A jury trial followed. One of the convenience store clerks testified Havugimana came into the store that night, stated he had driven his car into the ditch, and asked the store clerks to help him pull the car out. She testified the other clerk offered to call him a tow truck, but Havugimana refused. She testified a phone book was brought out at one point to look up numbers for a towing service, and then Officer Havlicek arrived.
Havugimana testified at trial that one of the car keys Officer Havlicek found in his pocket was a key to the car in the ditch. However, he testified he was not driving the car that night, and he denied confessing to anyone that he had driven the car that evening. He testified he was out for a walk, and he stopped by the convenience store to buy beef jerky. He testified he did not really have any conversation with the store clerks, because the officer arrived shortly thereafter, and he did not remember a phone book on the counter in front of him when the officer arrived.
Havugimana's sister testified that she was actually the one who drove the car into the ditch that night. Nevertheless, she admitted she did not come forward and tell police she had been driving after learning her brother had been arrested.
The jury found Havugimana guilty as charged. He now appeals his driving while barred conviction, challenging the sufficiency of the evidence to support that conviction. We review a claim that insufficient evidence supports a conviction for errors at law. Romer, 832 N.W.2d at 174.
We will uphold the jury's verdict unless there is an absence of substantial evidence in the record to sustain it. See State v. Sanford, 814 N.W.2d 611, 615 (Iowa 2012). "Substantial evidence" is the kind of proof which could "convince a rational jury that the defendant is guilty beyond a reasonable doubt." Id. In assessing the sufficiency of the evidence, we "consider all the evidence presented, not just the inculpatory evidence, " id., and "we find circumstantial evidence equally as probative as direct." State v. Meyers, 799 N.W.2d 132, 146 (Iowa 2011). We follow the "long-standing admonition" to consider the facts in a light most favorable to upholding the jury's verdict, and, in doing so, we indulge all legitimate inferences and presumptions that may be fairly and reasonably deduced from the evidence offered at trial. See id.; see also State v. Leckington, 713 N.W.2d 208, 213 (Iowa 2006). "Inherent in our standard of review of jury verdicts in criminal cases is the recognition that the jury is free to reject certain evidence, and credit other evidence." Sanford, 814 N.W.2d at 615 (internal quotation marks, alteration marks, and citation omitted). When reviewing a sufficiency-of-the-evidence claim, we do not venture into an evaluation of a witness's credibility. State v. Smith, 508 N.W.2d 101, 102 (Iowa Ct. App. 1993). It is for the jury to determine credibility. Id.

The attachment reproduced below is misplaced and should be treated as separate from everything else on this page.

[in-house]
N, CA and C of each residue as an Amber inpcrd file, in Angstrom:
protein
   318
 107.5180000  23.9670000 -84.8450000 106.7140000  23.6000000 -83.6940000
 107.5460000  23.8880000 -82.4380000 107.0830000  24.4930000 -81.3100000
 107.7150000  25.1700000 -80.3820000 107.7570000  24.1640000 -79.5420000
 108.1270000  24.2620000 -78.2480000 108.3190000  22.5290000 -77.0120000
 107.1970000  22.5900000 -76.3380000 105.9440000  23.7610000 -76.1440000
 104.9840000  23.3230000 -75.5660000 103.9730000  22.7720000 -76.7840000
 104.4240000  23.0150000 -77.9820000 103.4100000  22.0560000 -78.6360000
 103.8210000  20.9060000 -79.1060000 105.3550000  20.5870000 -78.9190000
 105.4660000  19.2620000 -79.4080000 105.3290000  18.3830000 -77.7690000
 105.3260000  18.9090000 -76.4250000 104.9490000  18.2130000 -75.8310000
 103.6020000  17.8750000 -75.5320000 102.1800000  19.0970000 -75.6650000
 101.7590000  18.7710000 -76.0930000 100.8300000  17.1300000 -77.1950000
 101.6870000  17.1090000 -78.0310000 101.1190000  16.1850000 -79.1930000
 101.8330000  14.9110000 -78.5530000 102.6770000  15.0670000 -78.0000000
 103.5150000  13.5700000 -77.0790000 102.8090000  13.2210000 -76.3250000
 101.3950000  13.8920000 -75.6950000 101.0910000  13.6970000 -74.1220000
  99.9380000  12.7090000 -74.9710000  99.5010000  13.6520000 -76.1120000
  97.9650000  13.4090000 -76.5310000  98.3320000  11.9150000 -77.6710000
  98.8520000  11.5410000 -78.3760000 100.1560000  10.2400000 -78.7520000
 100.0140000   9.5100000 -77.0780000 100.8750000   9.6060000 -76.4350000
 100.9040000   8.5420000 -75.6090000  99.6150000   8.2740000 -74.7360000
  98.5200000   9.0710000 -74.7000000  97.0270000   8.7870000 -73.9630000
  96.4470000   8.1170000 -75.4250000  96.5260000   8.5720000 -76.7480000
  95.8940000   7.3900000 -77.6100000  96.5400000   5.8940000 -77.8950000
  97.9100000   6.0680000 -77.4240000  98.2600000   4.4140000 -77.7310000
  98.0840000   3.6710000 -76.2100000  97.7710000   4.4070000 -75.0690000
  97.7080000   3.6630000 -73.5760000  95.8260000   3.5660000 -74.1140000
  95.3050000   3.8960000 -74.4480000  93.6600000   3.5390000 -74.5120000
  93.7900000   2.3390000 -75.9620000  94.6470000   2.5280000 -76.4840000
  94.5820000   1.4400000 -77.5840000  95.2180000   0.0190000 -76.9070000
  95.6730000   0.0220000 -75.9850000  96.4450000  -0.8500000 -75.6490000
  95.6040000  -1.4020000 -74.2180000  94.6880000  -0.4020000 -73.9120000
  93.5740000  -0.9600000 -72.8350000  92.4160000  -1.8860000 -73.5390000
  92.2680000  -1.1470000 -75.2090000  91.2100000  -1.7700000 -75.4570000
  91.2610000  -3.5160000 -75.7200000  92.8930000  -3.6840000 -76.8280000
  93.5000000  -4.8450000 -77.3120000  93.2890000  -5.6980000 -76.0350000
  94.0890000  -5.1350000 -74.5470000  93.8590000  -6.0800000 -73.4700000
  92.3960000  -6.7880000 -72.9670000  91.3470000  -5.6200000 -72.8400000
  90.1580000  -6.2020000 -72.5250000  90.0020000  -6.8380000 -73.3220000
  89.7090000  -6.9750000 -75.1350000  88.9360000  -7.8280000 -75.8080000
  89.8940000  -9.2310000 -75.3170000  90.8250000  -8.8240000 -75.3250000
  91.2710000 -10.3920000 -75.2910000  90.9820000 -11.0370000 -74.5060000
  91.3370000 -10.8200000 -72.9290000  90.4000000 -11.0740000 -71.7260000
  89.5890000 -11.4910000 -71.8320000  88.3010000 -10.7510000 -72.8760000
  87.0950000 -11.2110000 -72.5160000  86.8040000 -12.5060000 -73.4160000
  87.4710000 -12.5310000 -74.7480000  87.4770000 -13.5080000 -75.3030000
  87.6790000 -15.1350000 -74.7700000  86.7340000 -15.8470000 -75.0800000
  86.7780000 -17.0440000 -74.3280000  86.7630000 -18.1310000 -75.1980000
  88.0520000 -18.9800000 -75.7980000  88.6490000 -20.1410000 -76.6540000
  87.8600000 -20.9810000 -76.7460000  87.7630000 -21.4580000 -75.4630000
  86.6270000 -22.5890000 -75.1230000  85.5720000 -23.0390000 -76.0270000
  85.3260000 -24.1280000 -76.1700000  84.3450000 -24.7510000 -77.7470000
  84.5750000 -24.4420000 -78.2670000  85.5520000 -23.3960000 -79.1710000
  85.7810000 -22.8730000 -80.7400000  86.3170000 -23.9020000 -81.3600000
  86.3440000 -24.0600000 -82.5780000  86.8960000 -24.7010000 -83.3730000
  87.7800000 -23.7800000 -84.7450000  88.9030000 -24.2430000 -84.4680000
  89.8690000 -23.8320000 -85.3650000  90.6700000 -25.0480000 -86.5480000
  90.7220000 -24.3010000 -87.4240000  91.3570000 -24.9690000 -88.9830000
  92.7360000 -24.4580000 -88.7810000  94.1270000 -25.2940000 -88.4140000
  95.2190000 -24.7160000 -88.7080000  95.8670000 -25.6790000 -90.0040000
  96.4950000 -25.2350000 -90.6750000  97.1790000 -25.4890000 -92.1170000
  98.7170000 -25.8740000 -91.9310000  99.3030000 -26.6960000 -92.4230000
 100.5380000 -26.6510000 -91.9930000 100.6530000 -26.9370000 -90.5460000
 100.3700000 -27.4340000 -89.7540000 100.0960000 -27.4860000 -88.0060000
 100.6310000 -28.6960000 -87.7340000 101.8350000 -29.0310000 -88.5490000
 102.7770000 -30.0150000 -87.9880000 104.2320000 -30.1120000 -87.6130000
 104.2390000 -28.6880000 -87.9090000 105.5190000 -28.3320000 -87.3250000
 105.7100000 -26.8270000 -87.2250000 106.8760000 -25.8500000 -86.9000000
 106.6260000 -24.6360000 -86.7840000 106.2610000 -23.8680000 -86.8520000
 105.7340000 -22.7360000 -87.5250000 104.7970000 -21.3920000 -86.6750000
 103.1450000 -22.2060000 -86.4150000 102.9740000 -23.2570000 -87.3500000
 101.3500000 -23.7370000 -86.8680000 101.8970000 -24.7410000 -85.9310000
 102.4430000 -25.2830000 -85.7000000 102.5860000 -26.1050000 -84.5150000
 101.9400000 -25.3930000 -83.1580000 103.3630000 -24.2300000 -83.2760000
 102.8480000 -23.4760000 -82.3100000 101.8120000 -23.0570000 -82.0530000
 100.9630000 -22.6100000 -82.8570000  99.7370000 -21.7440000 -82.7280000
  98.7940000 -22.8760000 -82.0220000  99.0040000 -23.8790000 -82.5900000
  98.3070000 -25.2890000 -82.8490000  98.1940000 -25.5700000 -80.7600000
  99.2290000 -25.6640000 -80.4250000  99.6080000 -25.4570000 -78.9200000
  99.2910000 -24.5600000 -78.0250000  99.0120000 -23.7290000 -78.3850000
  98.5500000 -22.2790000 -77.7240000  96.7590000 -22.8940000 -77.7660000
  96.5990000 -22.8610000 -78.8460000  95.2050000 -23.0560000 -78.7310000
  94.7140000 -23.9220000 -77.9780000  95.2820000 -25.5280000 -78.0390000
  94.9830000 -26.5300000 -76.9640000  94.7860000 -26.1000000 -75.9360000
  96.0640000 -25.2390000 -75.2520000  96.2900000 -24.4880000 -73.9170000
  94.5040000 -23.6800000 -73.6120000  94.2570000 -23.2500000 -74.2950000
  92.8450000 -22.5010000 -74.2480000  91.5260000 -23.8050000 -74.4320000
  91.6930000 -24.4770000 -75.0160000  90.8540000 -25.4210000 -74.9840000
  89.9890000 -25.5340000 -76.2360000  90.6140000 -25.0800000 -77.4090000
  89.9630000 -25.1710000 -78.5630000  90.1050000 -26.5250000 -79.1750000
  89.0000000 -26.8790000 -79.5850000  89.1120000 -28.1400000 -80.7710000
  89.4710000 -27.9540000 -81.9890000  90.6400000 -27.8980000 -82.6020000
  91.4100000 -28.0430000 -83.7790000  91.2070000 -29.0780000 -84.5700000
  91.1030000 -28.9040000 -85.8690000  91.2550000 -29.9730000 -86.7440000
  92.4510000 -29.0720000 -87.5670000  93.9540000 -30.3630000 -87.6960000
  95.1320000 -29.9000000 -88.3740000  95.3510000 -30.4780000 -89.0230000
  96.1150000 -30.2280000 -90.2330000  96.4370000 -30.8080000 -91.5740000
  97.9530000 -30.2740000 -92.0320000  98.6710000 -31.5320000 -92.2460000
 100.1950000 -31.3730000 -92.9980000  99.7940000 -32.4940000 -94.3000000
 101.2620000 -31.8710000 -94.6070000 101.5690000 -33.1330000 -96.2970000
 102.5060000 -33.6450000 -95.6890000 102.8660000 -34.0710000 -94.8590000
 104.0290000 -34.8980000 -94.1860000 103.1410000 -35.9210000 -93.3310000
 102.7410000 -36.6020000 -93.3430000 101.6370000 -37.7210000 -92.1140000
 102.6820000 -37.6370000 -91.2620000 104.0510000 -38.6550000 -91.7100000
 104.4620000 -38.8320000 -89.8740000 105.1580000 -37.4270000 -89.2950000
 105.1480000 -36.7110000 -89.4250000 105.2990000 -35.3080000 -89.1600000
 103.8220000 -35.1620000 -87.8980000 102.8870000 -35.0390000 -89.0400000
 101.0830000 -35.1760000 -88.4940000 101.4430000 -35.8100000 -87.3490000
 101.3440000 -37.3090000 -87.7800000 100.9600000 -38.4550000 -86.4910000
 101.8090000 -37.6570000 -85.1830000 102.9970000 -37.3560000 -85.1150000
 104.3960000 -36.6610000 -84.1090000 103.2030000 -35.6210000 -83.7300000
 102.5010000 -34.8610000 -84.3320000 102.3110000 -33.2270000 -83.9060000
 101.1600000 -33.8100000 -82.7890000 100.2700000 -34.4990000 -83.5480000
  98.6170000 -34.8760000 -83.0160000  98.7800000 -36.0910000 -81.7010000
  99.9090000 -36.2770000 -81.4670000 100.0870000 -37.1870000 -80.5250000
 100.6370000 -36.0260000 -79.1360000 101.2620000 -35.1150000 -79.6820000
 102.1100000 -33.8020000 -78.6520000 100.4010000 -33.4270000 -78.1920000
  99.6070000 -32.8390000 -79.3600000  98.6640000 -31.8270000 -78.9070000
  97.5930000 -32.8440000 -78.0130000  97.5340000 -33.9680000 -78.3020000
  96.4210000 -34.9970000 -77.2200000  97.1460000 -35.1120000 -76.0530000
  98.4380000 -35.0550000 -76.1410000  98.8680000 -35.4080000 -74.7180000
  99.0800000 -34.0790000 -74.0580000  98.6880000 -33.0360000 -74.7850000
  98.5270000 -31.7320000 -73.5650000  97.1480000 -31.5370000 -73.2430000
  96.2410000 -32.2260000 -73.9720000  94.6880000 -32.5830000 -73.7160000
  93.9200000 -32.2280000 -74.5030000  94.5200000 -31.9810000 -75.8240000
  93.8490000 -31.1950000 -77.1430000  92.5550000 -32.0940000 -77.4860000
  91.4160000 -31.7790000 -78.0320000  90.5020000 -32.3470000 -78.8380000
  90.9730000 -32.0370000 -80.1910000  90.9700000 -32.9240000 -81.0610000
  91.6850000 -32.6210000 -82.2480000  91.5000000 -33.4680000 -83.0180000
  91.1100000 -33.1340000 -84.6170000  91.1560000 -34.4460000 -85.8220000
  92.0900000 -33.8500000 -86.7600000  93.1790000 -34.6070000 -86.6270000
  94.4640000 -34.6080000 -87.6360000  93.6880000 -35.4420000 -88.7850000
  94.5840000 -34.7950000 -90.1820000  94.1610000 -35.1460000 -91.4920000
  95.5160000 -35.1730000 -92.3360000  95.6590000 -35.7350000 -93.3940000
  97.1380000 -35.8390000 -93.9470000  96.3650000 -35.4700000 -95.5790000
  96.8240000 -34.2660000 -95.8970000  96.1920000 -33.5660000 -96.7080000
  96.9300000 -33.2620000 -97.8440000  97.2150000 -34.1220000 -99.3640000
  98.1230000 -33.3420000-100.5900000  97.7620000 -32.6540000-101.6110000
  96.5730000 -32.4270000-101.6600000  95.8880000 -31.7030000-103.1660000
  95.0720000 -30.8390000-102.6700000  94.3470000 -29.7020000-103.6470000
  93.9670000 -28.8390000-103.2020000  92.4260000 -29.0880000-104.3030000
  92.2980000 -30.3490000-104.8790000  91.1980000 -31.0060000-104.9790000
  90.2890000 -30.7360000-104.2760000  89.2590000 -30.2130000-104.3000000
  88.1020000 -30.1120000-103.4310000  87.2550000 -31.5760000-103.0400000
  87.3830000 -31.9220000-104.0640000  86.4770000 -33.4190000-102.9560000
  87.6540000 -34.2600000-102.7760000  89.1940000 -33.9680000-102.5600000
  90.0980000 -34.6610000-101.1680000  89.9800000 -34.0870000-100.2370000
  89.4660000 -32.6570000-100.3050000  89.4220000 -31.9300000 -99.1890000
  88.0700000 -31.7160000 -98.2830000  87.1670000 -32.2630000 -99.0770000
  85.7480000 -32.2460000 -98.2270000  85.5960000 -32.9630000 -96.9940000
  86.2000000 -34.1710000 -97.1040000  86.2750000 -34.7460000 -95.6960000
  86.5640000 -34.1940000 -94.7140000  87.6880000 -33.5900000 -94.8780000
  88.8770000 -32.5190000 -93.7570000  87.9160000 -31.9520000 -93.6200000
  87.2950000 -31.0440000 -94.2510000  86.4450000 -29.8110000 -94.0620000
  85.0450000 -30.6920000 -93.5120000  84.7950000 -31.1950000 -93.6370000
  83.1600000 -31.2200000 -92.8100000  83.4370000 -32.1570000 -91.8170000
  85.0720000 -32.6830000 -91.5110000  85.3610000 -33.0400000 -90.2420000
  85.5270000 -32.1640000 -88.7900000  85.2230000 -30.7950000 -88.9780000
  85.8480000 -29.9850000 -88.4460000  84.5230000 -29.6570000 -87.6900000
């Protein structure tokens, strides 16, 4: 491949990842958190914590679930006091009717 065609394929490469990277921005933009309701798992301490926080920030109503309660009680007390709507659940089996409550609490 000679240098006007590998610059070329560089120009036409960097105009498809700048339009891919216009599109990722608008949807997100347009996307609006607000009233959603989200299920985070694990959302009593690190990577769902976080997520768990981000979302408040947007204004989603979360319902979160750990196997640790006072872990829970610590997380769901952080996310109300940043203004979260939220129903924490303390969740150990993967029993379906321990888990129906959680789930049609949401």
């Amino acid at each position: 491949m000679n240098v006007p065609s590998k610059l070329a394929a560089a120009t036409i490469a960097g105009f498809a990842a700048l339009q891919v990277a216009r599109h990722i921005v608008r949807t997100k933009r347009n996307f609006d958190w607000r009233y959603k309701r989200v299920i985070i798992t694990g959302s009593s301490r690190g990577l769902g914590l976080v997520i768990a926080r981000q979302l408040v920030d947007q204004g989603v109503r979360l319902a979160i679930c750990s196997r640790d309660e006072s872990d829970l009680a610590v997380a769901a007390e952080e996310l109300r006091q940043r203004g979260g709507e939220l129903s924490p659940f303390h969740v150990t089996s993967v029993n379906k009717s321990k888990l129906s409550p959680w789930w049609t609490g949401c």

After reviewing the record in the light most favorable to the verdict, and in applying the above precepts, we find there was sufficient evidence from which the jury could have reasonably found beyond a reasonable doubt that Havugimana operated a motor vehicle. Accordingly, we reject Havugimana's claim of insufficient evidence, and we affirm the judgment and sentence of the district court.